Synopsis by Sandra Brennan
Like their American counterparts, Communist leaders fueled Cold War fires though paranoia and terror that was not always reality-based. This documentary offers a provocative, complex portrait of a man whose political idealism blinded him to the fact that he was used as a scapegoat and a pawn in Soviet-sponsered witchhunt for captialist traitors. Noel Field was born in Switzerland, but was a U.S. citizen whose left-leaning tendencies led him to be assigned in various Eastern European diplomatic posts for the State Department. One of his major contributions was helping refugees escape Nazi Germany during the war. In 1949, he was ripped from his family and children by Hungarian and Soviet soldiers and taken to Budapest where he was accused of spying and interrogated. Hailing him an "imperialist master spy," Field was incarcerated for five years while many Party members were executed for having know him. Despite the cruelty and unfair treatment, Field remained a devoted communist until the late '60s. His fascinating story is told from the perspective of historians and those who knew him.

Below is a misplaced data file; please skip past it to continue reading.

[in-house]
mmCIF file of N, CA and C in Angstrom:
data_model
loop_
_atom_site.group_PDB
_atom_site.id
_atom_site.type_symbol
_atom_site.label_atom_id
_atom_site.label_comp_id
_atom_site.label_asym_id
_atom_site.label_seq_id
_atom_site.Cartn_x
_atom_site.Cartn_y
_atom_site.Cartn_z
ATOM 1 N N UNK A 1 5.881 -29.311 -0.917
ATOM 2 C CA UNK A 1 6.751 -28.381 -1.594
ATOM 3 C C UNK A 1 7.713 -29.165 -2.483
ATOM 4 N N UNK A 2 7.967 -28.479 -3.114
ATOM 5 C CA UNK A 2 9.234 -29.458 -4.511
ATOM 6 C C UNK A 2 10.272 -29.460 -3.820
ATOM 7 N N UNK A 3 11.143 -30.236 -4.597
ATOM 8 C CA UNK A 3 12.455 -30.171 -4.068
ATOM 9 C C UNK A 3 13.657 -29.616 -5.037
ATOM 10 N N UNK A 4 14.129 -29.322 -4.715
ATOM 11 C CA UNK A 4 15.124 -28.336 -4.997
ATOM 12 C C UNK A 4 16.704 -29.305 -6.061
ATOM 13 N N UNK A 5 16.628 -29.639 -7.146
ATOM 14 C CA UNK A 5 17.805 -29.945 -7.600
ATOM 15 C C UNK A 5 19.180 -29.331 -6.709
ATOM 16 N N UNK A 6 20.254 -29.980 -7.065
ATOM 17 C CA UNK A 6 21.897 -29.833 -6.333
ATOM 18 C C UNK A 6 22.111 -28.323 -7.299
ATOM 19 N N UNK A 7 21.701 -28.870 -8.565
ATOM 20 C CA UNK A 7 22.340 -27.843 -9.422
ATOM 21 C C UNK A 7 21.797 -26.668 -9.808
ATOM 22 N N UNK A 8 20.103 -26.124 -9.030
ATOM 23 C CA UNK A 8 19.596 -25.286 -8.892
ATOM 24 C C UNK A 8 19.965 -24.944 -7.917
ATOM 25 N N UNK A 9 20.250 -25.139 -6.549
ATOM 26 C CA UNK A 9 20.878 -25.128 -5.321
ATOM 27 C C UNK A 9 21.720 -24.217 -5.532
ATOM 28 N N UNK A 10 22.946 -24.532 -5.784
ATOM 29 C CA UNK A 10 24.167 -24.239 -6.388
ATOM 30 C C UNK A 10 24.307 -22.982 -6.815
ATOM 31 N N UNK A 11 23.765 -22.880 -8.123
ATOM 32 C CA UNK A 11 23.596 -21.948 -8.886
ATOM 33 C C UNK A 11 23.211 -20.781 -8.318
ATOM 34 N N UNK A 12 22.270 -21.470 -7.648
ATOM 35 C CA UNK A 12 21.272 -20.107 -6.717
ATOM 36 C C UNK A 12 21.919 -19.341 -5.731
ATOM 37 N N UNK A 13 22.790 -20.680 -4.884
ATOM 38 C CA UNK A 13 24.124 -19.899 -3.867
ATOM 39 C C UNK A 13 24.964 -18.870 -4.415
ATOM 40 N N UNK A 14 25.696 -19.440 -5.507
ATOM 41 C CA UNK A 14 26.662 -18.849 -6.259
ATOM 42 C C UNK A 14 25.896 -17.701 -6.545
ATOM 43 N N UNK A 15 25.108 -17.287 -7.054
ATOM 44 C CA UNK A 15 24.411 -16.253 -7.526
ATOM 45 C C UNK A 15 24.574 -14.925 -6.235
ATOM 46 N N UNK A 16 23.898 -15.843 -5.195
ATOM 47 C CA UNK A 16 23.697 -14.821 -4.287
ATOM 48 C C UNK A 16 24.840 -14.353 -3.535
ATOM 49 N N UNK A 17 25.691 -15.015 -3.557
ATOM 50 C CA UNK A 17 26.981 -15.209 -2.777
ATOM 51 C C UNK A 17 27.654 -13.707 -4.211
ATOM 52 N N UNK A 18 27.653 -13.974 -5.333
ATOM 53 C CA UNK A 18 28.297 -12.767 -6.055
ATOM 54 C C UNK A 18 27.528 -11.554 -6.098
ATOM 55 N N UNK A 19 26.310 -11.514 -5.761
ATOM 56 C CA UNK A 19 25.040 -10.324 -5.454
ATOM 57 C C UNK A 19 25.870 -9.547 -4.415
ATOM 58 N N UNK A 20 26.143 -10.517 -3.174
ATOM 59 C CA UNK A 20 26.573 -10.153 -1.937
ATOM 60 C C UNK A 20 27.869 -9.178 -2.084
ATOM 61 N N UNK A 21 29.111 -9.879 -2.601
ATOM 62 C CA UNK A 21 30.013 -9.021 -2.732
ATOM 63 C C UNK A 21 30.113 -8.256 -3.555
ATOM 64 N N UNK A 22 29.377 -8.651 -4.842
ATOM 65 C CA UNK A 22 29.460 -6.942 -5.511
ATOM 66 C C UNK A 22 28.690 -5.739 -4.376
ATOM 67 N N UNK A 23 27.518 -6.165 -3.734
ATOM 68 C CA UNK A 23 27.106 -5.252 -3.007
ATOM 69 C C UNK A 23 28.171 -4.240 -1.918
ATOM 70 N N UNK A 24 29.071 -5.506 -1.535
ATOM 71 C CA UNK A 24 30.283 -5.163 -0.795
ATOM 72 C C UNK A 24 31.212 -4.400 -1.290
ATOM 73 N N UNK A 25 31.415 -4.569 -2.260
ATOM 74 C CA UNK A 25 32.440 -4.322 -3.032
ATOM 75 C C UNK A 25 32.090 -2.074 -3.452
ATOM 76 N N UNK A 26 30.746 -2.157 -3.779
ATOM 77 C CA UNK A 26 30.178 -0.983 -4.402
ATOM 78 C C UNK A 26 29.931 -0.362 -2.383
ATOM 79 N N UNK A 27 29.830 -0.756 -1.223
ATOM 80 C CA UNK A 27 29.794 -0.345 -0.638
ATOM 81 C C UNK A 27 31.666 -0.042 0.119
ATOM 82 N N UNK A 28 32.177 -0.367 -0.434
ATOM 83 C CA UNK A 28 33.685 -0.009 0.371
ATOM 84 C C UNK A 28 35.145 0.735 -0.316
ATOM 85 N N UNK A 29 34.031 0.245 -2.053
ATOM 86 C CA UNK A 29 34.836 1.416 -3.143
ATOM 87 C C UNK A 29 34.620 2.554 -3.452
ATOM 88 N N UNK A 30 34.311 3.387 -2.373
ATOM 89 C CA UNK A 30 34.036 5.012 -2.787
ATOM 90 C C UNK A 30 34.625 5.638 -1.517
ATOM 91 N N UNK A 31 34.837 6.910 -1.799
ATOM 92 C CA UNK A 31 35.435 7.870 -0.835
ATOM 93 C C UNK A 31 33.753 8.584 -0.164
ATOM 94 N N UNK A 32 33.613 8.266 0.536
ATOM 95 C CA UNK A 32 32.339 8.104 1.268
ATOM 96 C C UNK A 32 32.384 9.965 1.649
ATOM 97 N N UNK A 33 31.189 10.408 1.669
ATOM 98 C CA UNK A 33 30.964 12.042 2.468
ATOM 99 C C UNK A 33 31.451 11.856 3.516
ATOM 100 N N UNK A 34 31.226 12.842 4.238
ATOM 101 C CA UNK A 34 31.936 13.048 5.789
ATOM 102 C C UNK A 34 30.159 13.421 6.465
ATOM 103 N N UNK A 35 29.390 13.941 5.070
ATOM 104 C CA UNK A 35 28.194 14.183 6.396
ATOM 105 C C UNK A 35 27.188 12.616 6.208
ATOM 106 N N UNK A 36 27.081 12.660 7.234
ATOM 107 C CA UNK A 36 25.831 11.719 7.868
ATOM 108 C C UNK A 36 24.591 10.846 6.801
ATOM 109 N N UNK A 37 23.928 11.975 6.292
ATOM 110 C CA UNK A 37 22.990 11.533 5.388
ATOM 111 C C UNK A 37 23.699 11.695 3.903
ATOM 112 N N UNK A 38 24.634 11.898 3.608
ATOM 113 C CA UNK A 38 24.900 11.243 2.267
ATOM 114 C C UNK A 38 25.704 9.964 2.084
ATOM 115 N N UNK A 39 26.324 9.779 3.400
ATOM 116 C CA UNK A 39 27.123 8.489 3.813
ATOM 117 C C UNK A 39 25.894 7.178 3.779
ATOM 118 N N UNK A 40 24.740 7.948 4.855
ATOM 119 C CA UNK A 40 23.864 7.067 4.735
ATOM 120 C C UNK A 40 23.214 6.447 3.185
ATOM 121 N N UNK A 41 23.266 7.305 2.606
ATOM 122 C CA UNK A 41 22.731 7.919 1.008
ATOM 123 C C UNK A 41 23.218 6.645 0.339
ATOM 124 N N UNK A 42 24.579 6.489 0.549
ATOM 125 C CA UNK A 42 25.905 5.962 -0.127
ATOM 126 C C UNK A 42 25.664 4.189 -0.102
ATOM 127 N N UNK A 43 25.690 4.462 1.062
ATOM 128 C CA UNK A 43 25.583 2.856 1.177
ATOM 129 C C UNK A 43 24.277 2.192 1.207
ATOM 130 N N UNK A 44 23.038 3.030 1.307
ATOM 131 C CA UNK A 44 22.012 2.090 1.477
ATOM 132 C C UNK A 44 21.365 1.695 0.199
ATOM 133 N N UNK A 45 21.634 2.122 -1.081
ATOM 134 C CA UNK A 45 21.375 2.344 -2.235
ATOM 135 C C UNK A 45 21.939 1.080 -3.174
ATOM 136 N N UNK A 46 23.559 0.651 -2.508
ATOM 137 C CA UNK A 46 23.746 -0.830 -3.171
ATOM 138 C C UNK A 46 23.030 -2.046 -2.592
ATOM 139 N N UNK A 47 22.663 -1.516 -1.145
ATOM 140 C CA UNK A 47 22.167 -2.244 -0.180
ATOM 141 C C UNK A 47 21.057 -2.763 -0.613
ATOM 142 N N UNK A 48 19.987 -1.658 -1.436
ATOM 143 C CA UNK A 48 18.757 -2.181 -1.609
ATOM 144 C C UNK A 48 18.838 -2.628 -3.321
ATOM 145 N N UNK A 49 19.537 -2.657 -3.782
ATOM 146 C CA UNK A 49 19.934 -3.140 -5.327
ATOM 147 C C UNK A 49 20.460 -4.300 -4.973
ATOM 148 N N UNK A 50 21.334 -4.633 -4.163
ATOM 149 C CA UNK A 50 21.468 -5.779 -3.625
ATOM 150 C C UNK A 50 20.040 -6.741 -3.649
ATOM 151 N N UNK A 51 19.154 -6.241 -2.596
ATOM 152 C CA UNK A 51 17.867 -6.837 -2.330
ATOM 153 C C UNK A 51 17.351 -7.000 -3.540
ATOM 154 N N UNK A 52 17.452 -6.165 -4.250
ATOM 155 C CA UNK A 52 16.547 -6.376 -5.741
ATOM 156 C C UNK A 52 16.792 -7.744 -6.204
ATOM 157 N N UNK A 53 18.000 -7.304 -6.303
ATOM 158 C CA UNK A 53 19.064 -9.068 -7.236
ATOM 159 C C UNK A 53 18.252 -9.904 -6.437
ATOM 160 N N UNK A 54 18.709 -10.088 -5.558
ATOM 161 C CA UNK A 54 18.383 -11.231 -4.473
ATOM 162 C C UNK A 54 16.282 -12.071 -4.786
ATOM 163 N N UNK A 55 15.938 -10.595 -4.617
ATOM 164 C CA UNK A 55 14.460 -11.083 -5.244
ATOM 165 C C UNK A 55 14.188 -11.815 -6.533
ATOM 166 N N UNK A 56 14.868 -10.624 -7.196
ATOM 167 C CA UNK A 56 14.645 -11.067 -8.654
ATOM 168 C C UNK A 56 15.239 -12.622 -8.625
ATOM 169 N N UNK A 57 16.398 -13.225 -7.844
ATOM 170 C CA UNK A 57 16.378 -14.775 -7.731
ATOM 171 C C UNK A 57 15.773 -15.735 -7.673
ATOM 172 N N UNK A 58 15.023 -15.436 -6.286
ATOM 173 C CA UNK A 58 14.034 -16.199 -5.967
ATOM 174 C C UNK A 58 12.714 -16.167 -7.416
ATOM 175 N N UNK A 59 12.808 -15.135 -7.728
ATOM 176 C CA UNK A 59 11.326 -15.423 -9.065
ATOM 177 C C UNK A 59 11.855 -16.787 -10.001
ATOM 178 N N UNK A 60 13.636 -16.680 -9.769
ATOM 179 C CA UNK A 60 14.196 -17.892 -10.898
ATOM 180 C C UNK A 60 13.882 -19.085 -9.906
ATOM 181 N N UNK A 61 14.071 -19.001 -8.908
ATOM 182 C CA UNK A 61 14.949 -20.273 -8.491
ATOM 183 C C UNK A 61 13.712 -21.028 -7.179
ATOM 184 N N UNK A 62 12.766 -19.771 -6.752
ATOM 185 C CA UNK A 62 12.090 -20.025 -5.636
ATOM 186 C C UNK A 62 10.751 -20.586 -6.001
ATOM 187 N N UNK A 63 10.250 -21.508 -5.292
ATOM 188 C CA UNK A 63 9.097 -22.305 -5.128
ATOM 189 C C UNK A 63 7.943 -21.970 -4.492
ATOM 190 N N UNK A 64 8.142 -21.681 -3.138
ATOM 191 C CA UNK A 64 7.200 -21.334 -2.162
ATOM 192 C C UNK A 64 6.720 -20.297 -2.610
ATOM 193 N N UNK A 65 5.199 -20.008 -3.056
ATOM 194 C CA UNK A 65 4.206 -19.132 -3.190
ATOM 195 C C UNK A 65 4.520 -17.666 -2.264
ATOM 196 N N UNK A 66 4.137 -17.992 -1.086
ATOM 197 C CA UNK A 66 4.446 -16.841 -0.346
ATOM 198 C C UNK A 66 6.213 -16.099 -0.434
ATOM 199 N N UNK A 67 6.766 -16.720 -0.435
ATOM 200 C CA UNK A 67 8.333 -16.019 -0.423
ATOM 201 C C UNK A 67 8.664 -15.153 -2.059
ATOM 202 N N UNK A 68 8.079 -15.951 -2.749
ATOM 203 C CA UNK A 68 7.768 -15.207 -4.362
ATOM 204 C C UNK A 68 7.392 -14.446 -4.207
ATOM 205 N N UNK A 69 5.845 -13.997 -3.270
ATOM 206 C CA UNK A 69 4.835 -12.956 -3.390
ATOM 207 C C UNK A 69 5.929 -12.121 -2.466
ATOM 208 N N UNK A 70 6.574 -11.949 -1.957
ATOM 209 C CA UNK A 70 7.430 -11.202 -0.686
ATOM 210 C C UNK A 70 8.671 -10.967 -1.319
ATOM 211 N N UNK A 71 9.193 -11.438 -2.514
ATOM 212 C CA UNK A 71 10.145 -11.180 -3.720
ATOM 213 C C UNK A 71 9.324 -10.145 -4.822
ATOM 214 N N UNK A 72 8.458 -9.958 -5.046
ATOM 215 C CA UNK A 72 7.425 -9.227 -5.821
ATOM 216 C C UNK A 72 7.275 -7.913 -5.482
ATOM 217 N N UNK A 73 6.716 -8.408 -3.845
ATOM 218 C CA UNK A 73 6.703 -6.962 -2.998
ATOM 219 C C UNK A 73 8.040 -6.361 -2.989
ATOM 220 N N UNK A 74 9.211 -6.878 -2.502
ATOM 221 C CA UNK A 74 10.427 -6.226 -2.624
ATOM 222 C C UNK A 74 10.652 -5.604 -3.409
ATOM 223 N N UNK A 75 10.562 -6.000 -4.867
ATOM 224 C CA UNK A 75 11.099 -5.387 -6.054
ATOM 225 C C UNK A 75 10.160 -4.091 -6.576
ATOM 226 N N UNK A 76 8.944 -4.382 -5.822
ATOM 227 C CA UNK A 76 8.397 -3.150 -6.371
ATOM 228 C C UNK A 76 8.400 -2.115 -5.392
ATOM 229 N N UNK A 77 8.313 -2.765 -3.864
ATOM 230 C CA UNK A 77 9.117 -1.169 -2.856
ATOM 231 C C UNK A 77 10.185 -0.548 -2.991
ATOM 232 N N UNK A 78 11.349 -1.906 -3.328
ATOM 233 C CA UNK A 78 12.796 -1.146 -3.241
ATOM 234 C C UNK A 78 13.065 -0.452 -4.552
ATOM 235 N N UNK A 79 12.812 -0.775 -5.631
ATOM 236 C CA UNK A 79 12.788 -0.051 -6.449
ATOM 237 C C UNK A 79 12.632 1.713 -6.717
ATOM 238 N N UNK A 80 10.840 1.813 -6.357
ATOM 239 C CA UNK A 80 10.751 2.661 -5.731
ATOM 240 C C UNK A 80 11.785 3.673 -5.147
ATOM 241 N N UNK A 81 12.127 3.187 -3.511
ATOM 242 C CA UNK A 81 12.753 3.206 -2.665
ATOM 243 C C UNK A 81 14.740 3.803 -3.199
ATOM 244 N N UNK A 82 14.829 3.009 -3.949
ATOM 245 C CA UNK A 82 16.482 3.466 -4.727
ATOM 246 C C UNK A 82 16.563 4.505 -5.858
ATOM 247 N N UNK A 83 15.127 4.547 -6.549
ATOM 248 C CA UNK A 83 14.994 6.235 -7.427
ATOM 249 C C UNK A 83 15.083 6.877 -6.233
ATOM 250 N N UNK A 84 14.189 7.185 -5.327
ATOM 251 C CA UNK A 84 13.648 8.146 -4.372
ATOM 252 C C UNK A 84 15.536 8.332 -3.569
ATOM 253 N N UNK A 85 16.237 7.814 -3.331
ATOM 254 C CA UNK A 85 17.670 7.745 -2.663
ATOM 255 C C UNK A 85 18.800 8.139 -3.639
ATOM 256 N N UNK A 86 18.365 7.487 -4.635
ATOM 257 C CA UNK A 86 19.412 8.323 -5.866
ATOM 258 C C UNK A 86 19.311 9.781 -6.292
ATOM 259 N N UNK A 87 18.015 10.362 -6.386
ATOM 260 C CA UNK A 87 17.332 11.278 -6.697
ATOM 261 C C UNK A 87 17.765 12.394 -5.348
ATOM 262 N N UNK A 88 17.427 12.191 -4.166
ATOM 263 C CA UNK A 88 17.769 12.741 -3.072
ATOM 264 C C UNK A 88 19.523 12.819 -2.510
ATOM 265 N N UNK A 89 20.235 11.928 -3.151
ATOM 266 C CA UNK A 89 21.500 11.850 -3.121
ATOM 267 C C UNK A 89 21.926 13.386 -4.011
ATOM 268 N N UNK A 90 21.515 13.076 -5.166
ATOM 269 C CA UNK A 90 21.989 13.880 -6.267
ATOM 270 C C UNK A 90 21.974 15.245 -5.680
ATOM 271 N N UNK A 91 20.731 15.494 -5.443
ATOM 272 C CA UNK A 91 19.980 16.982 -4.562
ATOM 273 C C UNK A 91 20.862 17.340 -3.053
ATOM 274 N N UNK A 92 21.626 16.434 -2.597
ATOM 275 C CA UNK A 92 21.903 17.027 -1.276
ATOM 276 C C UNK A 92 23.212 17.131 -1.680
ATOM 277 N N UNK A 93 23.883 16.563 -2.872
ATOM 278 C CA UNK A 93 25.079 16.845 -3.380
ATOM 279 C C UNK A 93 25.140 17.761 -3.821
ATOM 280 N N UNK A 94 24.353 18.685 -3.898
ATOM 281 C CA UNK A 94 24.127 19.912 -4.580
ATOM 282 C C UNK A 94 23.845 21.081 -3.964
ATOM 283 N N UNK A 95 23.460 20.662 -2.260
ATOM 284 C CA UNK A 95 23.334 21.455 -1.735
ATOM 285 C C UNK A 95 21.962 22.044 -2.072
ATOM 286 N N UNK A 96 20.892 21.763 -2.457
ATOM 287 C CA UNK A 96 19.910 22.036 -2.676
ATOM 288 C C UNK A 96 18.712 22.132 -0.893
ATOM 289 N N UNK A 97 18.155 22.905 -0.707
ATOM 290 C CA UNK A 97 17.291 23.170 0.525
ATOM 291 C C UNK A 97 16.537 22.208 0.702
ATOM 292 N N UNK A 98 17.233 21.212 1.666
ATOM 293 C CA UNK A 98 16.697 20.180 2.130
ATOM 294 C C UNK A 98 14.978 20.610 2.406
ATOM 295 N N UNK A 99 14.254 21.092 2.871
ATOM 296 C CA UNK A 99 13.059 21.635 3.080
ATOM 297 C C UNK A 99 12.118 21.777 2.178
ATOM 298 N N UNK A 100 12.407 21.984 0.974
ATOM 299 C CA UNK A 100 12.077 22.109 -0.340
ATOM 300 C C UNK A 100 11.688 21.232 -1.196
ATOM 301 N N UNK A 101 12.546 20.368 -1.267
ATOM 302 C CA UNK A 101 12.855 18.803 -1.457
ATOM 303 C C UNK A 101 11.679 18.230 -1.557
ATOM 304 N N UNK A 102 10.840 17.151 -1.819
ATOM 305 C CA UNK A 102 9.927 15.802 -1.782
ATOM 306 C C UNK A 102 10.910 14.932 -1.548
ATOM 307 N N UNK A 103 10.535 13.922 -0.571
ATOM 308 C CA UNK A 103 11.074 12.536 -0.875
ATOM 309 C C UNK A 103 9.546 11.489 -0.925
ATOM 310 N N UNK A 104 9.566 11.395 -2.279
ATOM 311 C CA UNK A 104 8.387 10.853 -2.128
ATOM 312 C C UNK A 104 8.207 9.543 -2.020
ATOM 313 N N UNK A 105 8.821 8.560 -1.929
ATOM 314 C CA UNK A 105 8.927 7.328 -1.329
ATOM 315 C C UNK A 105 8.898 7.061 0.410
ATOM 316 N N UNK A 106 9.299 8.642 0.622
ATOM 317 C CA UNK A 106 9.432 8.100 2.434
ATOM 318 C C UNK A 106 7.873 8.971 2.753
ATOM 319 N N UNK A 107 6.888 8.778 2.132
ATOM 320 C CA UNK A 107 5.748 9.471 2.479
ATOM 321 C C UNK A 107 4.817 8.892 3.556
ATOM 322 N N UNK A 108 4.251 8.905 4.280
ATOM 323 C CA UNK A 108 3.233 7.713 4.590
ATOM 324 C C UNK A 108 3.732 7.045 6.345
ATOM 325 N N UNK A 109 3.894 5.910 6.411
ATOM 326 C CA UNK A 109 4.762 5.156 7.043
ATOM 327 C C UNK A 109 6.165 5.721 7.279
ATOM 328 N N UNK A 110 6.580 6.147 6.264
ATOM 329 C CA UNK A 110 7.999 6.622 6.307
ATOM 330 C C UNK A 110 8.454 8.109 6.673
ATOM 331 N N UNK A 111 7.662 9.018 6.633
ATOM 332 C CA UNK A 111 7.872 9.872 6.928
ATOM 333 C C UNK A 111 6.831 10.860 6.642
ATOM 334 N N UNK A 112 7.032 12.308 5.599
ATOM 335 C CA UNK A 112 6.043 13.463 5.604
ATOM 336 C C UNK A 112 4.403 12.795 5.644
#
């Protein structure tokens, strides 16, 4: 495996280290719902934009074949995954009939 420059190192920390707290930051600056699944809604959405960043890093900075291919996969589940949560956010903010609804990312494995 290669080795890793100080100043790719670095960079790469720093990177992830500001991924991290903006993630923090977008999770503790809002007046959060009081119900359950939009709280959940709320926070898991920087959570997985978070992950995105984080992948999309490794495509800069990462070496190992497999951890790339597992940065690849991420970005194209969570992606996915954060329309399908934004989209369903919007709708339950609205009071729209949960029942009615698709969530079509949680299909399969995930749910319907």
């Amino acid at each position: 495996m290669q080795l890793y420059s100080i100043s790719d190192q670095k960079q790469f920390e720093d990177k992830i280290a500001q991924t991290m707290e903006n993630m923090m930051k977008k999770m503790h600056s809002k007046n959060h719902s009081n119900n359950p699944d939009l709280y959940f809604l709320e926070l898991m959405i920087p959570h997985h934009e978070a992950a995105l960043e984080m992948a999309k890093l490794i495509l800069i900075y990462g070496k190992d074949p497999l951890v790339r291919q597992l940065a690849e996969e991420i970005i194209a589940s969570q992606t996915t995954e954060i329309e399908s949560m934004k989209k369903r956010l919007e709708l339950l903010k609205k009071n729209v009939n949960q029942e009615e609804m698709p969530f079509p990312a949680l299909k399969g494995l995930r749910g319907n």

escape, ideals, Nazism, paranoia, refugee, scapegoat, treason, witchhunt [persecution]